Digital divides in educational technology have been recognized for decades. While the details have changed, the reality that not all populations have the same technology tools has been a consistent characteristic of information technology.
We were first aware that some schools did not have access to enough desktop computers. We have become aware that not all schools had high-speed internet access. We became aware that the nature of the technology-based instruction was no of high quality in some schools. Most recently, we became aware that not all students have internet connections away from school.
These differences between access for different populations should be troubling to those who care about education for the public good, and we should be reassured that there have been efforts by the government to mediate those differences.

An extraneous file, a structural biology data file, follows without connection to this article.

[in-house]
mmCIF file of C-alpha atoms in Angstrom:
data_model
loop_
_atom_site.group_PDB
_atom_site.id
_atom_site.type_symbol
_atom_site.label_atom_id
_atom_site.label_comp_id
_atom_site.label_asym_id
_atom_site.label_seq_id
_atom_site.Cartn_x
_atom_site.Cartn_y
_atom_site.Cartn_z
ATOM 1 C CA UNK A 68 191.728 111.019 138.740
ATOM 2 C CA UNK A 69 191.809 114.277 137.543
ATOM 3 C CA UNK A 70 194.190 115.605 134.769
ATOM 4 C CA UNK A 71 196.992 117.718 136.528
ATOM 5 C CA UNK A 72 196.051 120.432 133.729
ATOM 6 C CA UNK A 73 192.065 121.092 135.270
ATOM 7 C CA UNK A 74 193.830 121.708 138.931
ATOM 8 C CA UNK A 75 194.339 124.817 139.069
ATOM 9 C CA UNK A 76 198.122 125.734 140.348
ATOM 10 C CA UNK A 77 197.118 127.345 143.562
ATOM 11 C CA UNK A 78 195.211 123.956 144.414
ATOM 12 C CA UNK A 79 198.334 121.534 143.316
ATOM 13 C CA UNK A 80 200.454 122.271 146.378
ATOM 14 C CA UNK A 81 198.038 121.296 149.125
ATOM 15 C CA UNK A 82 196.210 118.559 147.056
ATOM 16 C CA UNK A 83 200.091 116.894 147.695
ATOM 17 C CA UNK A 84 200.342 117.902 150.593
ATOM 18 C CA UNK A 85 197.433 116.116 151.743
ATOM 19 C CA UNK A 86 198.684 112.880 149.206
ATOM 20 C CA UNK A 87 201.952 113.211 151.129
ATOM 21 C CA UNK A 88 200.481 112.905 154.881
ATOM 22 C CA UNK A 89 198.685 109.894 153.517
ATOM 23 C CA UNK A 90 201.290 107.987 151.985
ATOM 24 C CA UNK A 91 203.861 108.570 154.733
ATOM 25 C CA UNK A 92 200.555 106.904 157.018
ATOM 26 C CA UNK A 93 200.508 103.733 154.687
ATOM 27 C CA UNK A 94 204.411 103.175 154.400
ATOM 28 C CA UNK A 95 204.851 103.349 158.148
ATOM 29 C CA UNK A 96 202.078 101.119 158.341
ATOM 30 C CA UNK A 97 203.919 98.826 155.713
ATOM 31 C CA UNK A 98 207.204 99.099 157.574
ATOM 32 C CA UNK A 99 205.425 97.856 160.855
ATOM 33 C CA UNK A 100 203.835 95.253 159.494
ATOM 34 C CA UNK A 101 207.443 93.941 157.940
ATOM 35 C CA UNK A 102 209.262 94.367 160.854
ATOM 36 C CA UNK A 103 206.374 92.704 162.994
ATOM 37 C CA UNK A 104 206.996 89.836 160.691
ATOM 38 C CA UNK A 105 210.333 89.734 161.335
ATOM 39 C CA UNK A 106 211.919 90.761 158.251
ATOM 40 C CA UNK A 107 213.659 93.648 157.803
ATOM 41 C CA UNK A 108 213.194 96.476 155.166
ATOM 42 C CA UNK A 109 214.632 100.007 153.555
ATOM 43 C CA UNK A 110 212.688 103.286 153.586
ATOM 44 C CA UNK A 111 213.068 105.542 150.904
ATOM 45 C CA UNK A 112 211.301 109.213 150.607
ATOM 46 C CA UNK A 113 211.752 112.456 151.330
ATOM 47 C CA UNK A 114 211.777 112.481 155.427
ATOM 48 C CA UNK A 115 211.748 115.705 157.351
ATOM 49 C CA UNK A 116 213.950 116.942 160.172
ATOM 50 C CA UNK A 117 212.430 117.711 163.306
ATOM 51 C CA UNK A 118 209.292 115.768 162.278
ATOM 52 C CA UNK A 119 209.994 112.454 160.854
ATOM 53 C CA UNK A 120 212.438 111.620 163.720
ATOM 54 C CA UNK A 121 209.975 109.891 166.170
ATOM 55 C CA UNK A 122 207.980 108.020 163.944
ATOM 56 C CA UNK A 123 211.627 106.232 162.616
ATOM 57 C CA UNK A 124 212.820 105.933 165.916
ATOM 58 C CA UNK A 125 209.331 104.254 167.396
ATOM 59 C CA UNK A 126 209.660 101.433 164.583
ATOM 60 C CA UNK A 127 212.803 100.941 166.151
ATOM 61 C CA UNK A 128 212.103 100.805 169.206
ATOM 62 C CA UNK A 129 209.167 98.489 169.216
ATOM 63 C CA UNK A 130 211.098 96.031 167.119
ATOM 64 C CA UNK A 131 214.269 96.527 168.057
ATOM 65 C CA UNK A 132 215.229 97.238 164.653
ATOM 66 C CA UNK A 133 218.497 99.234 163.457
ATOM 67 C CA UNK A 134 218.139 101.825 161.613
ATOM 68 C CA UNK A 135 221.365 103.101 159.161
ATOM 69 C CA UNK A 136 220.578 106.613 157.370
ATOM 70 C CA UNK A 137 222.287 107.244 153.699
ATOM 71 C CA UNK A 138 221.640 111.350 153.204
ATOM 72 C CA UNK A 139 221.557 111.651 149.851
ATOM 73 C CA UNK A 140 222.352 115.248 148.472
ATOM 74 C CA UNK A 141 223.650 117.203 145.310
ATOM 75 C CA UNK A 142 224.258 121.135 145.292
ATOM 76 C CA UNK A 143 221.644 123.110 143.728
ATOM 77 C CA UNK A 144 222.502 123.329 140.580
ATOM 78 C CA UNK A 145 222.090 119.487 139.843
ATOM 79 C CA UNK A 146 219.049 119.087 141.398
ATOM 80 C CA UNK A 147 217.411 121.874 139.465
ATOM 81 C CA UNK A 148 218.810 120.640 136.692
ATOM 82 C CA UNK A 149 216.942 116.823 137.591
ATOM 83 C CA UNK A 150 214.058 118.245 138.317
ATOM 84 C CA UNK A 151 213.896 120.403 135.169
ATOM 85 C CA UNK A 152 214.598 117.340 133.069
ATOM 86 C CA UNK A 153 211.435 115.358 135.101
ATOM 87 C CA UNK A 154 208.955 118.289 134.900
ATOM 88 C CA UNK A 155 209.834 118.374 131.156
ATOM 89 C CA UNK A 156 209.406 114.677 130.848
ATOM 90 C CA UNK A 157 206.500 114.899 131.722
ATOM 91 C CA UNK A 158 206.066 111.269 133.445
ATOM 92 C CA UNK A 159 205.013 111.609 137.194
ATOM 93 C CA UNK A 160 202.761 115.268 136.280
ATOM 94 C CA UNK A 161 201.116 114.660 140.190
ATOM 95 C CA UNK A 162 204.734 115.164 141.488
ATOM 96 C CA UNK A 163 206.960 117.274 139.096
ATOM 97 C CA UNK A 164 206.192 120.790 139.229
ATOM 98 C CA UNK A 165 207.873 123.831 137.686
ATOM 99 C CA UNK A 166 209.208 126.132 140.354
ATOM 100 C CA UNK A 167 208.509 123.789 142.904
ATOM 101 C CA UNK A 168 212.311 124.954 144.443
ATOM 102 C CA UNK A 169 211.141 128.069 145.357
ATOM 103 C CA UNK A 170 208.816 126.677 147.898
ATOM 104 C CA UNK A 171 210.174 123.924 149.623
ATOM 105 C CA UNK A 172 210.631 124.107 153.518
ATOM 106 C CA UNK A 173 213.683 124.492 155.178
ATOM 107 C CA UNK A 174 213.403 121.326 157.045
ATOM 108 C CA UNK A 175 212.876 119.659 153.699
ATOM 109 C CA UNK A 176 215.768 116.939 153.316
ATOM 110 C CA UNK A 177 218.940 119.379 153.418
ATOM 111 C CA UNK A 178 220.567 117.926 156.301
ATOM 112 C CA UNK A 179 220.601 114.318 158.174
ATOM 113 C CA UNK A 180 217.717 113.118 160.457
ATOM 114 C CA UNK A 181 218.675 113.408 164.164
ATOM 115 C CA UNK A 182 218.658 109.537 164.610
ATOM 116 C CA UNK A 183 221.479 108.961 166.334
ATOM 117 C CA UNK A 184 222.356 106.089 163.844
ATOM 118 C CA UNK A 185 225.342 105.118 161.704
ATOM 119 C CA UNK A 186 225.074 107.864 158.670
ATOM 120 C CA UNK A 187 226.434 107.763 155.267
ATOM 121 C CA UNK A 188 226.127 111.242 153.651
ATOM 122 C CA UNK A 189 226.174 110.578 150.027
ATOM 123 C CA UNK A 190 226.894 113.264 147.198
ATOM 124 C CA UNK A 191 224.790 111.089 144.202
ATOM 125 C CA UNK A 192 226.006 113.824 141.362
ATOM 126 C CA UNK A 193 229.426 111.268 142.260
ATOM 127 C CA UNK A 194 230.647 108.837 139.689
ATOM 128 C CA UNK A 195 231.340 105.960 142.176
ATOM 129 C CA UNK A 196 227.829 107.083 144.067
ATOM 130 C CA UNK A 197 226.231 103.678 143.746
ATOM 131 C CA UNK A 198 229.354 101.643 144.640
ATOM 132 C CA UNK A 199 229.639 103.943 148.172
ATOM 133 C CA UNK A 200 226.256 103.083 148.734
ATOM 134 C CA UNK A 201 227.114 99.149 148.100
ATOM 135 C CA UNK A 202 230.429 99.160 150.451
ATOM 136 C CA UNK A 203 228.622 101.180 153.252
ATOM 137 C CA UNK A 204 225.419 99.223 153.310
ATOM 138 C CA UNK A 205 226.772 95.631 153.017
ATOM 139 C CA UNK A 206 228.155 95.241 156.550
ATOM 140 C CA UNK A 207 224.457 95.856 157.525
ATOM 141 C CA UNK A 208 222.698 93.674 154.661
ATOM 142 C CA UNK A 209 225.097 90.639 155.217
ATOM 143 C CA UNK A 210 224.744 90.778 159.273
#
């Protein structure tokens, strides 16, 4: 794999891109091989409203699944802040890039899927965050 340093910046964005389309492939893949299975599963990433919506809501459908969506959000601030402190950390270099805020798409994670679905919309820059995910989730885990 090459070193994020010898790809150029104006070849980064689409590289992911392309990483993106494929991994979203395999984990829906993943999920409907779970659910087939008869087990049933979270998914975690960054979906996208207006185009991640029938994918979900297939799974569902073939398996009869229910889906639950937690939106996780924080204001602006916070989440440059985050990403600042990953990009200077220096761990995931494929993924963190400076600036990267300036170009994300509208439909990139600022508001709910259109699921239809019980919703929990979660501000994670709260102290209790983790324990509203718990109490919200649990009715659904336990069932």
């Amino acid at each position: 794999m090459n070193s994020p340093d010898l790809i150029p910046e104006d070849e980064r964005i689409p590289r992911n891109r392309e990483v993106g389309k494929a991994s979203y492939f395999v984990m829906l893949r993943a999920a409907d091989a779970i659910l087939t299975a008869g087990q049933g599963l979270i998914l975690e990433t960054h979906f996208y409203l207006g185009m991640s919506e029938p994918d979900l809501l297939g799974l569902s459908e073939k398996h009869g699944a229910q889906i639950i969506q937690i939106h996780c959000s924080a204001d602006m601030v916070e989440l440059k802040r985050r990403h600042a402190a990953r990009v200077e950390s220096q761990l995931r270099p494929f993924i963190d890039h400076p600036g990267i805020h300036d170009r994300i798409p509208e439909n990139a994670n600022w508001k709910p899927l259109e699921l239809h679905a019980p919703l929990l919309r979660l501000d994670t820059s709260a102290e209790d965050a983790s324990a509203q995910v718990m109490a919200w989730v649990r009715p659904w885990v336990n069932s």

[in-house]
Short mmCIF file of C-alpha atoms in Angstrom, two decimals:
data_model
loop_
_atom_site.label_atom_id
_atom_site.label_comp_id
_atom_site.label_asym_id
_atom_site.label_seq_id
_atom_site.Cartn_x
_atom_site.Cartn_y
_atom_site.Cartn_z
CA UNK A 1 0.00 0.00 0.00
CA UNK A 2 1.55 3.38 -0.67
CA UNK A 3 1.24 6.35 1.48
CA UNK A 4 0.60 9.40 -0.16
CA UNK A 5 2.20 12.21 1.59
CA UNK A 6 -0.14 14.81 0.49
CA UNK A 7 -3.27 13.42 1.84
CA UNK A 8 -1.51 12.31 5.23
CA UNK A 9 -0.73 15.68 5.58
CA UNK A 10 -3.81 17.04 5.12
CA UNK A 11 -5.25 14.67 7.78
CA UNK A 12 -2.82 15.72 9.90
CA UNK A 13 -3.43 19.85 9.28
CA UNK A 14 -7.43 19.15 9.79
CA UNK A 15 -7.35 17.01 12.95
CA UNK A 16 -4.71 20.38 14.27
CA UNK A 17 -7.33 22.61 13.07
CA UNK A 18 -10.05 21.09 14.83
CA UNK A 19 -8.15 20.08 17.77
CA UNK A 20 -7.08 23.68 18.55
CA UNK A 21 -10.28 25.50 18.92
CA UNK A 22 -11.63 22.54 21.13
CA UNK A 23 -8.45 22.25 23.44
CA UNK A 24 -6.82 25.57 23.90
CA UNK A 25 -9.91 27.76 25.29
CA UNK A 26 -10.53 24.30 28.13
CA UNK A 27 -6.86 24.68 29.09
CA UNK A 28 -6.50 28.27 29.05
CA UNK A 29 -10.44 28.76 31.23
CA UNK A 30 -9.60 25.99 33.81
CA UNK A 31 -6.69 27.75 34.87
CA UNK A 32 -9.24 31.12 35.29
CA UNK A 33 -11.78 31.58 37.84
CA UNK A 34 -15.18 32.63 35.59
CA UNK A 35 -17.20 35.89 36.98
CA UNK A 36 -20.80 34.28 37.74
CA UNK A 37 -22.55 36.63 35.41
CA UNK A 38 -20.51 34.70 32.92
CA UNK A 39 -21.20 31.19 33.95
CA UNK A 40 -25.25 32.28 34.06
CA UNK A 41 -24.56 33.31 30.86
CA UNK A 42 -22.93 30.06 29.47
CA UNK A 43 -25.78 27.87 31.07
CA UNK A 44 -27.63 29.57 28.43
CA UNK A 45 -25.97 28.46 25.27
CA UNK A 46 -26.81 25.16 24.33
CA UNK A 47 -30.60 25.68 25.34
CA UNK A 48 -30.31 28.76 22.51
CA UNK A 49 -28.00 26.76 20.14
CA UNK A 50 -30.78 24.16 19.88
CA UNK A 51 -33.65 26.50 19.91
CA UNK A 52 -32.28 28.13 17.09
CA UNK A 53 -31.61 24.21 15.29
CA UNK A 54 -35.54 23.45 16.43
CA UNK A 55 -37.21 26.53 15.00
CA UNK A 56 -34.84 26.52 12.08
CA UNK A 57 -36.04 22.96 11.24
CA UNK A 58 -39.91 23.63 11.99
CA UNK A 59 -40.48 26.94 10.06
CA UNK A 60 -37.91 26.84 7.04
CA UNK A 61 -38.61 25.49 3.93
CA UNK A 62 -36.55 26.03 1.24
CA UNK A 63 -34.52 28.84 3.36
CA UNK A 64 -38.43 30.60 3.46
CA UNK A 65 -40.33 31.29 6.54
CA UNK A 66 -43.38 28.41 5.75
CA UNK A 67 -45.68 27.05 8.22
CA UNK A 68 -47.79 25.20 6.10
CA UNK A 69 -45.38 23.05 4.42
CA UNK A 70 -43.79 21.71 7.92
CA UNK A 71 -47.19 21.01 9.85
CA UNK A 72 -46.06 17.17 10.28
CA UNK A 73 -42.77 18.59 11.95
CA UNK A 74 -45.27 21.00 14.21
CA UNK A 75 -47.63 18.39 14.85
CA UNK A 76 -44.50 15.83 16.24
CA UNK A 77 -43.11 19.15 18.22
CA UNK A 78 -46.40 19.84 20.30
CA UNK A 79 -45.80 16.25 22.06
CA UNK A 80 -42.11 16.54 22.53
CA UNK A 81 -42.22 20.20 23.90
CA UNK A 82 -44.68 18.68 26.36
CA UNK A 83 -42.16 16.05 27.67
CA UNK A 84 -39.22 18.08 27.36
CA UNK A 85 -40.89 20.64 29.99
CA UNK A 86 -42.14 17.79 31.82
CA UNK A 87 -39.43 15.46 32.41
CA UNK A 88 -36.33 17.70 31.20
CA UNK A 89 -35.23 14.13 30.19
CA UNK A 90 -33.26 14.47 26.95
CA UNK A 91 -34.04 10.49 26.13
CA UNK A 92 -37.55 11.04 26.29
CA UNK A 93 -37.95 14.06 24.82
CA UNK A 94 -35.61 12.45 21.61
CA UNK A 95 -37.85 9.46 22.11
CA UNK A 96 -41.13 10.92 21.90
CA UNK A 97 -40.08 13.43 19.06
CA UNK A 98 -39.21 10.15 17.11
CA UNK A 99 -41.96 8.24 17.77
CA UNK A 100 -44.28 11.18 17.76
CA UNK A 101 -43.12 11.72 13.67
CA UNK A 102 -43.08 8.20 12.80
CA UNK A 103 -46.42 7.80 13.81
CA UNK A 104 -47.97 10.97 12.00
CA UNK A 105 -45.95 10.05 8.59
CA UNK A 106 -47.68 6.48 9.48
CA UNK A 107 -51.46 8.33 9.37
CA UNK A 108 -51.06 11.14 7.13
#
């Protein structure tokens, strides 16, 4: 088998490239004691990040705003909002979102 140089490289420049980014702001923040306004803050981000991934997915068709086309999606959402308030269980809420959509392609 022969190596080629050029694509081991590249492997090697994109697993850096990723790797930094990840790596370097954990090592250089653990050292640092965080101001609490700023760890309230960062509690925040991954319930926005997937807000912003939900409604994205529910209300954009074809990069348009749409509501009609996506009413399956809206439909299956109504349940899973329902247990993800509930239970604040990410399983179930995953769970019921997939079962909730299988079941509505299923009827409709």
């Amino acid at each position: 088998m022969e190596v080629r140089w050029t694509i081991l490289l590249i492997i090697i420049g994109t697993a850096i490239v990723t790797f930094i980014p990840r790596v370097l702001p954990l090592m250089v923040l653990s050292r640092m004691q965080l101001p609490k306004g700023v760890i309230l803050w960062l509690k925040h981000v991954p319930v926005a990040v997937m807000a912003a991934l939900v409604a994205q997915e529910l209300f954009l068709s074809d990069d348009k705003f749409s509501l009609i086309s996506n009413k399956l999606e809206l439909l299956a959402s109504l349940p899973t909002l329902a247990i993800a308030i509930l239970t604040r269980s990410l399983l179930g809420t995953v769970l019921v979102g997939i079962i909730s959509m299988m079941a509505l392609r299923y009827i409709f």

I have observed a different type of digital divide in the years leading up to and now through the COVIS pandemic. This divide is grounded in the difference between computing practices common to different groups of folks who are found in schools. Specifically, there seems to be a difference in the computing strategies used by faculty and those used by students.
In general, I have found faculty to be users of computing devices with full operating systems and installed productivity suites. I encounter faculty using Windows desktop and laptop computers and I see various versions of Microsoft Office installed. Students, on the other hand, are more likely to be using smartphones and cloud-based productivity.
Twenty years ago, folks who worked in educational technology spent a good deal of time resolving software compatibility issues. Students were unable to open documents they created at home at school. Cloud productivity did resolve much of that, but I still find faculty creating files that students cannot easily use. I see Word and PowerPoint documents being uploaded and students have difficulty opening them I see faculty who do not accept files unless they were created in the productivity suite they use.
Much of my time supporting educators who teach online (or who use the LMS to facilitate in-person teaching) is spent helping them understand the need to close this newest digital divide by creating materials and courses that can be viewed easily no matter the device the students uses.